This work attempts to show the significance of the starting digits of pi. [Zoom in hundreds of times on the SVG image above to see all nine of the circles]. Over short distances, it is the 3 that dominates.

C = π2r

So for a small circle you can roughly approximate the relationship between the circumference and the diameter (2r) as three. You will be wrong, but only .14159265359… wrong. Round it to 3.1 and you are less wrong (.04159265359… wrong).

Pi is irrational, not like a two year old having a tantrum, but in the mathematical sense where it cannot be represented by a ratio (fraction) because it has a infinite non-repeating decimal expansion. With infinite digits after the decimal point, the best we can do is approximate pi to the number of digits we know. [Currently pi to about 12 trillion digits has been calculated].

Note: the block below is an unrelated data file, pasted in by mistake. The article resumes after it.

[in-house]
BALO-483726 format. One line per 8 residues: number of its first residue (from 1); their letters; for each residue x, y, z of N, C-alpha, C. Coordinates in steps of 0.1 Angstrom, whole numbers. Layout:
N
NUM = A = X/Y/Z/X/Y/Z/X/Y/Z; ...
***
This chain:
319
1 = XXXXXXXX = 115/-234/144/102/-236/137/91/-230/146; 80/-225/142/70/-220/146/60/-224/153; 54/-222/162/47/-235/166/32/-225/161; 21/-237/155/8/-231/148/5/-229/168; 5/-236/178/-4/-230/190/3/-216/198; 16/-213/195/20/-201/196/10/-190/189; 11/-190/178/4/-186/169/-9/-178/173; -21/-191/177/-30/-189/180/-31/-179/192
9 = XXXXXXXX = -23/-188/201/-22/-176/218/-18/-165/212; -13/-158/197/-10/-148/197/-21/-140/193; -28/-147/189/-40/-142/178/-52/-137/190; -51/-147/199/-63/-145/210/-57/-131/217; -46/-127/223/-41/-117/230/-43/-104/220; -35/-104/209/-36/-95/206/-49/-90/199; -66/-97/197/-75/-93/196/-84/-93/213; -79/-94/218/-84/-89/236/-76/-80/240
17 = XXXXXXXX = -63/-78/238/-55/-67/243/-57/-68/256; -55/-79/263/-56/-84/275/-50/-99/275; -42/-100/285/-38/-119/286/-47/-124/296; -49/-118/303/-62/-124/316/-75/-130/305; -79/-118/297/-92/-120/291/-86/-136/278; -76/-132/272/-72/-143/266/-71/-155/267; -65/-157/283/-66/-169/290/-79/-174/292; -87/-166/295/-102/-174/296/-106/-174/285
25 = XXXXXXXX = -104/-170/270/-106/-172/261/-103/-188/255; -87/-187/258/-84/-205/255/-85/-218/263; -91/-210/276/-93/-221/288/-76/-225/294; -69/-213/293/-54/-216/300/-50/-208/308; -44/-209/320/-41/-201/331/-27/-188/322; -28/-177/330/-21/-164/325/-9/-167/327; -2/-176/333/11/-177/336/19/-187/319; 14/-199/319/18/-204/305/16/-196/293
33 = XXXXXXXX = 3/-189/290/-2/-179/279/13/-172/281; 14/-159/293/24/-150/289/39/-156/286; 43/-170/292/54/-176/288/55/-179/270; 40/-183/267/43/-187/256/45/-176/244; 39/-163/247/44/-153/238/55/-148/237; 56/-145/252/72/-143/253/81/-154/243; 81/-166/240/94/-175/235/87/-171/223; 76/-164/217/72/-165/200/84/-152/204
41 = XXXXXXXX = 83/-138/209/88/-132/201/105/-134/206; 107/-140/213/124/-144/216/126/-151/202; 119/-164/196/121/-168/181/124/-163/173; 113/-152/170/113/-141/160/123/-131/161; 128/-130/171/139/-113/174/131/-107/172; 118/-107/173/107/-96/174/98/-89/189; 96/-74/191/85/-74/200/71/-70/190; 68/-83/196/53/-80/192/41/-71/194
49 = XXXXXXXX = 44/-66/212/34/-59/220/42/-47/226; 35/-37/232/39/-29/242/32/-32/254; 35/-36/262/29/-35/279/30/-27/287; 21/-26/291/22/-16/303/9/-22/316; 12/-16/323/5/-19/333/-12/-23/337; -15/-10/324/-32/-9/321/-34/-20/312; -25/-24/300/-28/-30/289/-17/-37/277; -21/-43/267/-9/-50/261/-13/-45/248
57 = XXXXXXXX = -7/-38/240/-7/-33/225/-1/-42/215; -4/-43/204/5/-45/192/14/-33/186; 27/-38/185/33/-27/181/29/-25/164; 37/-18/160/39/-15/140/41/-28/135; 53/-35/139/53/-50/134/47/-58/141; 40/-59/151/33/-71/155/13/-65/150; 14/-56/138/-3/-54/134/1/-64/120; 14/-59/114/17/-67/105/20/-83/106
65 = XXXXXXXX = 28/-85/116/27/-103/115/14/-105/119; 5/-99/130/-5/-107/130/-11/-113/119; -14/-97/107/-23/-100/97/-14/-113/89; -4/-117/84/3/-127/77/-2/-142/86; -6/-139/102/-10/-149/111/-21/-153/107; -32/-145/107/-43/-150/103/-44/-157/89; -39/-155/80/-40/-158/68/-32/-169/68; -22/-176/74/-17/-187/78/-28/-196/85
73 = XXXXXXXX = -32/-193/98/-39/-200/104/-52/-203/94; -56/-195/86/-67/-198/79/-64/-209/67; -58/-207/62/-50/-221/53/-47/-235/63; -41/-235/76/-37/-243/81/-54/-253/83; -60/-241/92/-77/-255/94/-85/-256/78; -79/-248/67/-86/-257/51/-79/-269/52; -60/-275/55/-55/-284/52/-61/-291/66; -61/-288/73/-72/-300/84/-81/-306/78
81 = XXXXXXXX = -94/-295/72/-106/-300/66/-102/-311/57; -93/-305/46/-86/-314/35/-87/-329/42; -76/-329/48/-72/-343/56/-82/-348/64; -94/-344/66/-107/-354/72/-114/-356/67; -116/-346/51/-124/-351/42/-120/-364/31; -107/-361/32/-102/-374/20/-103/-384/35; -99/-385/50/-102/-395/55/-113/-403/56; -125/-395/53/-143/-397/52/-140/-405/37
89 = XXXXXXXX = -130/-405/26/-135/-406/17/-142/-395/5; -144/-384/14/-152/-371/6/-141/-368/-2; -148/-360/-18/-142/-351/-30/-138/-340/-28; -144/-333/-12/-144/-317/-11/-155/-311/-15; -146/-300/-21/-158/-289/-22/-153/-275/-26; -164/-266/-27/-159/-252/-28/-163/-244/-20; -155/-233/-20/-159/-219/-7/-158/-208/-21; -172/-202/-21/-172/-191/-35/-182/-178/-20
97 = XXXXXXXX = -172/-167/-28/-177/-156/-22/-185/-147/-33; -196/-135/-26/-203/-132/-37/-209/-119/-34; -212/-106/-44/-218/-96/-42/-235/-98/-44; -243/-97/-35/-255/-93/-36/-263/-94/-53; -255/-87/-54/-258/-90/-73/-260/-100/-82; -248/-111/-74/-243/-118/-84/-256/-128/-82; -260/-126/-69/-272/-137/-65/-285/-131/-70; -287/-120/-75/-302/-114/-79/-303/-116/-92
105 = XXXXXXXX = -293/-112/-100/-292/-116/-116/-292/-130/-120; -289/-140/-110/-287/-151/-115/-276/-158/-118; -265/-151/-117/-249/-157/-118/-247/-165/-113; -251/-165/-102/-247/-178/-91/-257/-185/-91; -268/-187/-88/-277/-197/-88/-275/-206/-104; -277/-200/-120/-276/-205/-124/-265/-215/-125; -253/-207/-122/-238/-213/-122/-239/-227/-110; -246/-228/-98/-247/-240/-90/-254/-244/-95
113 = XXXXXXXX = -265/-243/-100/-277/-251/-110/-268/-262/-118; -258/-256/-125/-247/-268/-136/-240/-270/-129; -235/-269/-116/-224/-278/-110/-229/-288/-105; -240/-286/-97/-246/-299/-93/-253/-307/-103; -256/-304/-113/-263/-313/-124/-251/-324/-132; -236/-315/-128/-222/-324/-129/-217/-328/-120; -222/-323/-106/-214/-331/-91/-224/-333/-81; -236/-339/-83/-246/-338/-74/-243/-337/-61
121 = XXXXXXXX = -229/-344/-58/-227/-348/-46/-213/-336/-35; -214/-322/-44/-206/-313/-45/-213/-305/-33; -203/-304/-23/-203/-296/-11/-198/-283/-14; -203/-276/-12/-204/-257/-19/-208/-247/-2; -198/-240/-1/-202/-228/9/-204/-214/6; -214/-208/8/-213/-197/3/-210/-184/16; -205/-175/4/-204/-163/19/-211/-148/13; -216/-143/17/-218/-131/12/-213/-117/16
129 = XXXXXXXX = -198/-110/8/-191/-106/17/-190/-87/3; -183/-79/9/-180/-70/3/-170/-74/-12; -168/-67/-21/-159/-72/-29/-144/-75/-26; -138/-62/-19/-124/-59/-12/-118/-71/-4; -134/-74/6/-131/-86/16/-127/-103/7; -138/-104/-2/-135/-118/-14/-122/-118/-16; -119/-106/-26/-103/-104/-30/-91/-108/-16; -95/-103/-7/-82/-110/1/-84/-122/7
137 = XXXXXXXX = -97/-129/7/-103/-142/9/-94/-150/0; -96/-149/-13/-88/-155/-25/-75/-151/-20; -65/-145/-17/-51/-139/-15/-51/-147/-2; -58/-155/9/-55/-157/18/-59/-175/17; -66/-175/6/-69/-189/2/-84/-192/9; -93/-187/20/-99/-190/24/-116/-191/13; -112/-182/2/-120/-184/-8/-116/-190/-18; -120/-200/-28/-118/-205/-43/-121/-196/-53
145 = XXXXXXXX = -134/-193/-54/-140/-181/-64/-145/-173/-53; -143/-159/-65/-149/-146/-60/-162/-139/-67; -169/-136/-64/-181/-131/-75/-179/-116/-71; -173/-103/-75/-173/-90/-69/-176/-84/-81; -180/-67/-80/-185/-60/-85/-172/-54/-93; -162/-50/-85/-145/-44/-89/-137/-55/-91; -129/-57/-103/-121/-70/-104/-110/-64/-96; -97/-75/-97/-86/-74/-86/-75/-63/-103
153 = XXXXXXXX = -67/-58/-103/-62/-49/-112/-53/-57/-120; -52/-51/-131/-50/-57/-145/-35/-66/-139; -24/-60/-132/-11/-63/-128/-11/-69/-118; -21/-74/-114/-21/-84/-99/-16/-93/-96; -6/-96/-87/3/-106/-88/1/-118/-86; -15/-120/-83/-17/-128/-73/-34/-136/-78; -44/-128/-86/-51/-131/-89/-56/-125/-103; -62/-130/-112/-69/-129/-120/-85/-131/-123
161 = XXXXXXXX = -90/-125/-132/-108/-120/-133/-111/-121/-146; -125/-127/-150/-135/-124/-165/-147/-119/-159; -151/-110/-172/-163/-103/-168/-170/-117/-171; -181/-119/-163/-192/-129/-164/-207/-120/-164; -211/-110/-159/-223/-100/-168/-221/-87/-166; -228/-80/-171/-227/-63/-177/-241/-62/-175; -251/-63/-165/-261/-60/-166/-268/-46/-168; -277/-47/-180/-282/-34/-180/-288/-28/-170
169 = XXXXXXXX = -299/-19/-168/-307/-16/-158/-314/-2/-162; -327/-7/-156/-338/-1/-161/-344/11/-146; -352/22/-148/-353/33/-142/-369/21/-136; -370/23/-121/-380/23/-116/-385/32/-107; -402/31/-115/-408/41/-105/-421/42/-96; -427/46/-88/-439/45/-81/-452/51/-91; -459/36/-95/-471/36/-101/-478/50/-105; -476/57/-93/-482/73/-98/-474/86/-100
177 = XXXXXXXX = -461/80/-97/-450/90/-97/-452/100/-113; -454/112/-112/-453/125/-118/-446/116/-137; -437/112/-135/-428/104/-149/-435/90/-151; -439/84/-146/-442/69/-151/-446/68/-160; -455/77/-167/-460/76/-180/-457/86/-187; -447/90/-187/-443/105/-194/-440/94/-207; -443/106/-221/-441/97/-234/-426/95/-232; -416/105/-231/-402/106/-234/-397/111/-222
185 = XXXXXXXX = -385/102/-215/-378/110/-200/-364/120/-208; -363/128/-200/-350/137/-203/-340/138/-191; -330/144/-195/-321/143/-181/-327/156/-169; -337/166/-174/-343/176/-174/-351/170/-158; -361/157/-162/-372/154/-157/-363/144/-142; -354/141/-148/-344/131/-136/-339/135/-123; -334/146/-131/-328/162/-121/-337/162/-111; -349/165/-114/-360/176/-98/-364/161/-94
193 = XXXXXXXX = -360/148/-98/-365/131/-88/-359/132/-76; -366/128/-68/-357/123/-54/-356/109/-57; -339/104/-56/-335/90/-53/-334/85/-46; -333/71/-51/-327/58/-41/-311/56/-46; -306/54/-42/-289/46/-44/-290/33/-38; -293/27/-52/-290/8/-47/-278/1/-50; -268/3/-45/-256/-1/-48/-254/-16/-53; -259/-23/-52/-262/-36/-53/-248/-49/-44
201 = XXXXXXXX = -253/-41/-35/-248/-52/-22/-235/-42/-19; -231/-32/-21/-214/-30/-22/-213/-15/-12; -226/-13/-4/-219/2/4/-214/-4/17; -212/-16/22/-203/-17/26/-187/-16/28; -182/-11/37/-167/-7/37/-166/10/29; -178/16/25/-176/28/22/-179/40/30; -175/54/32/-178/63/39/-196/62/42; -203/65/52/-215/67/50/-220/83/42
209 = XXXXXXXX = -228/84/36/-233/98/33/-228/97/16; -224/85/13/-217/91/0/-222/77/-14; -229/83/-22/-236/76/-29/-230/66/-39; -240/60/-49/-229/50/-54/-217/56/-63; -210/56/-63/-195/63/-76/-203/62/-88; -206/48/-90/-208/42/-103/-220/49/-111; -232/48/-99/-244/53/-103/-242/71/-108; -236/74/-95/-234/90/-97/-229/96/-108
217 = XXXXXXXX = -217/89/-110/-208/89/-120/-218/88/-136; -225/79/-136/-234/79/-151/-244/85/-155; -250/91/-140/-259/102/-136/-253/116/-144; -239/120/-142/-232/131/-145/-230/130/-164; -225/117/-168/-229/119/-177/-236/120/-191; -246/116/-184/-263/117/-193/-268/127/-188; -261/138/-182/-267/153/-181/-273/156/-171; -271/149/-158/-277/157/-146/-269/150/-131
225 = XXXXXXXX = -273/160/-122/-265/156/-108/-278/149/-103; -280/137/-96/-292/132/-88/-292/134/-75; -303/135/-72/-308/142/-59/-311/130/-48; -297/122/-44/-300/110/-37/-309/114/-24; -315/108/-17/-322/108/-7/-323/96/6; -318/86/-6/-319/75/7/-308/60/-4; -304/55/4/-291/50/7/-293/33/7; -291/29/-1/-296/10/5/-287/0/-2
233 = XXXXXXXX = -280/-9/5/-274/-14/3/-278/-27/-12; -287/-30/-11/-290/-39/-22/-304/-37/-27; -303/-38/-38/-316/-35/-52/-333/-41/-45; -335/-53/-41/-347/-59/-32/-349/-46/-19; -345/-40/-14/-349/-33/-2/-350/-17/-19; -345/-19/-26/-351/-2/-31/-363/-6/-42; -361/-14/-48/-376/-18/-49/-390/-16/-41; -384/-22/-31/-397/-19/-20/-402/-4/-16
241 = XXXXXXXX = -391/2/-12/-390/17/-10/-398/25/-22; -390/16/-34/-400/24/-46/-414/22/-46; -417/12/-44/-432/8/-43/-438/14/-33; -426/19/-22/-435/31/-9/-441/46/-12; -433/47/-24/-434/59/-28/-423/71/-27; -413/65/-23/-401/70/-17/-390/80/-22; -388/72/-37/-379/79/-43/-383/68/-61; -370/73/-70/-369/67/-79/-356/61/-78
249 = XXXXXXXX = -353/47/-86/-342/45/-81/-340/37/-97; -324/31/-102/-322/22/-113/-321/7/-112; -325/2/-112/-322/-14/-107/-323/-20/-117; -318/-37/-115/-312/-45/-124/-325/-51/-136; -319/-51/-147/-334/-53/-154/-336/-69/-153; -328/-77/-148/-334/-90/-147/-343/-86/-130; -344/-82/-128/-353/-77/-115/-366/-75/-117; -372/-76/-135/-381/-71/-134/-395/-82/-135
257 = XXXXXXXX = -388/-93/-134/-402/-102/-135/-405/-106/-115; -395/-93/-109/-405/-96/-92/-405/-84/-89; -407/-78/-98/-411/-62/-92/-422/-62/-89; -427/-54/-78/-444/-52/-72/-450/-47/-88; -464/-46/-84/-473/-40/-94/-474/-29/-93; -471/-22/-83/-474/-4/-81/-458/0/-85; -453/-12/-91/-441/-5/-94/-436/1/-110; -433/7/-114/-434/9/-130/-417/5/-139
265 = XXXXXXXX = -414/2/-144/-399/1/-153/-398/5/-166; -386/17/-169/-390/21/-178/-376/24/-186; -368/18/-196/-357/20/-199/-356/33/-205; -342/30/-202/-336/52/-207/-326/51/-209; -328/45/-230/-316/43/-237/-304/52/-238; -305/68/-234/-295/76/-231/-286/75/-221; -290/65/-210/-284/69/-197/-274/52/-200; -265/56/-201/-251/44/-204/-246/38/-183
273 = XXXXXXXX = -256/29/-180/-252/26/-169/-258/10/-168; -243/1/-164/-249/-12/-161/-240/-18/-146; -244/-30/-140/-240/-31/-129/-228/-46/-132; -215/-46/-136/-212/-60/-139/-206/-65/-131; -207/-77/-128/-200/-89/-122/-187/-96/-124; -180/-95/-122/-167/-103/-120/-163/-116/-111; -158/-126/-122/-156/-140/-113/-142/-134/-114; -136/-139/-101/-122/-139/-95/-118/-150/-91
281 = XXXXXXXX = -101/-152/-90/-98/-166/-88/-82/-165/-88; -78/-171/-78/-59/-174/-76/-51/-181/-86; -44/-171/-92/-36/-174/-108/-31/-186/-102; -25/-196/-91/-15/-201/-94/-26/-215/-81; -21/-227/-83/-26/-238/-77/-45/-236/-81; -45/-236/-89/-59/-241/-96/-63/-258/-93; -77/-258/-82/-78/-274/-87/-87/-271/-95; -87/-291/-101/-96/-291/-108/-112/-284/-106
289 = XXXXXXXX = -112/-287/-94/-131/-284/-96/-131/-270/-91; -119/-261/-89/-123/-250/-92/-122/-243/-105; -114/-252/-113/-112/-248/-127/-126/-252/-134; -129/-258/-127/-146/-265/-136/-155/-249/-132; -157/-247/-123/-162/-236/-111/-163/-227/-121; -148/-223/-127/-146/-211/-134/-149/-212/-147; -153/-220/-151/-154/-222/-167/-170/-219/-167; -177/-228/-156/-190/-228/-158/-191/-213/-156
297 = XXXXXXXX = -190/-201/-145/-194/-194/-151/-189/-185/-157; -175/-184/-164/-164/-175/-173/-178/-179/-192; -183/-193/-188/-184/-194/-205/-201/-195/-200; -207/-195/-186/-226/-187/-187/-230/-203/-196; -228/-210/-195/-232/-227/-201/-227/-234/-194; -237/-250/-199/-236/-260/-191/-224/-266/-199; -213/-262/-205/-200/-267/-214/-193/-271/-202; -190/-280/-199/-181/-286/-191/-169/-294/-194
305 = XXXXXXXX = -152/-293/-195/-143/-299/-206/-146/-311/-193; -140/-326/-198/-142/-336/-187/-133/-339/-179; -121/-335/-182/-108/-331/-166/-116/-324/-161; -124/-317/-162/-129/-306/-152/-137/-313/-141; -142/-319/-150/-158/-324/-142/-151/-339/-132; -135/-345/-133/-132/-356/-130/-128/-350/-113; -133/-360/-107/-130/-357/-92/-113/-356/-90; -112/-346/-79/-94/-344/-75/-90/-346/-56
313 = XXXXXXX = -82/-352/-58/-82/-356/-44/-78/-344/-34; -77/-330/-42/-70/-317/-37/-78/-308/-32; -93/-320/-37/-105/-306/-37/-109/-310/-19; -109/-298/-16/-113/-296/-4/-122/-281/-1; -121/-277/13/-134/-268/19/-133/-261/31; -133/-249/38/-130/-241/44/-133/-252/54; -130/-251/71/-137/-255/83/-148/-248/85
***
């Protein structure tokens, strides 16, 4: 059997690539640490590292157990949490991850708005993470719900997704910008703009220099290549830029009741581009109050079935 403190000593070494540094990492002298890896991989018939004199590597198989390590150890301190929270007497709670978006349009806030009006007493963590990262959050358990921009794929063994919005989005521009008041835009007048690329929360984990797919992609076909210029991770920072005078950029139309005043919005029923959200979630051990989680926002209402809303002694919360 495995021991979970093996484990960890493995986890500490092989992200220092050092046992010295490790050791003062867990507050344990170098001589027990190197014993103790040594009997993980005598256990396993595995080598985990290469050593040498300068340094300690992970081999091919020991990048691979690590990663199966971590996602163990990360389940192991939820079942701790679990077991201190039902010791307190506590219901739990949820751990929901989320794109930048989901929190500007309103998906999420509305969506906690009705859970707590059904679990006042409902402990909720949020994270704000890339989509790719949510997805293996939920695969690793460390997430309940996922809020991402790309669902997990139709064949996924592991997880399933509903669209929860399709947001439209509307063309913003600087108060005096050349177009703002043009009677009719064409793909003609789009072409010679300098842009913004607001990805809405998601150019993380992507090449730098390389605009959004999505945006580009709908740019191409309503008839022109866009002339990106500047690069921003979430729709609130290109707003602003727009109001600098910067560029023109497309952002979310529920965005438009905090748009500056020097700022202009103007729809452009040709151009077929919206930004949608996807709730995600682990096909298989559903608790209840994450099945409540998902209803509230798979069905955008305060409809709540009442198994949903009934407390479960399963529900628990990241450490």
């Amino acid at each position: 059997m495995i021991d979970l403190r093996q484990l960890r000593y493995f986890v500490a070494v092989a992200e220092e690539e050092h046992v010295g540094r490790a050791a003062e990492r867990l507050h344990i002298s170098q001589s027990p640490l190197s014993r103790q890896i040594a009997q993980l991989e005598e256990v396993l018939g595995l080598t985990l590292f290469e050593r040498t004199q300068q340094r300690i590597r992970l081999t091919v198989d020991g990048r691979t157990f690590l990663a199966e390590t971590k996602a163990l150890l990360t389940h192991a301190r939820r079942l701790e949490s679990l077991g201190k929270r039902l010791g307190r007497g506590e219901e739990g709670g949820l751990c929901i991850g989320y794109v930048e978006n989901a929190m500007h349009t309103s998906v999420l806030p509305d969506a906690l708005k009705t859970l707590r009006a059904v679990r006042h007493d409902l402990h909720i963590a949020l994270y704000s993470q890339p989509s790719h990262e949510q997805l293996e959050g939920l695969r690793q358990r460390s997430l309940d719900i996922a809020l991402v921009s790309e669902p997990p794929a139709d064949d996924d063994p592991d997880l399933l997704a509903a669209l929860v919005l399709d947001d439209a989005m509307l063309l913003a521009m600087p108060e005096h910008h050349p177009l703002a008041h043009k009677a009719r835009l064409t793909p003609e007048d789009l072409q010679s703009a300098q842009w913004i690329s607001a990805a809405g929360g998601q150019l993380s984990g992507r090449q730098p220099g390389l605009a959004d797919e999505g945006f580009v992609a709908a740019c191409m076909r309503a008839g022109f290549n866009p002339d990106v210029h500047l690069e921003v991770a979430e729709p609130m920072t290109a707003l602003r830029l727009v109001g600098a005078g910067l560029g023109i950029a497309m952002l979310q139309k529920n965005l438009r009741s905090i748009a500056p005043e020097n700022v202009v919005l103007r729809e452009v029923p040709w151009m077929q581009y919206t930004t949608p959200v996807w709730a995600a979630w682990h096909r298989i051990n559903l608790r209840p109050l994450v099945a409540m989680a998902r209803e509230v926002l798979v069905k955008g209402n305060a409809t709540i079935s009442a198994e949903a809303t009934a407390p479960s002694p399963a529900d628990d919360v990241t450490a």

For calculating the distances and sizes of far off galaxies, the decimals of pi take on more significance and more precise estimates of pi are needed.

So how much pi is necessary? In Scientific American’s blog: How Much Pi Do You Need?, the answer is 32 significant digits for use with the fundamental constants of the universe and 15 or 16 for everyday things like space station and GPS navigation.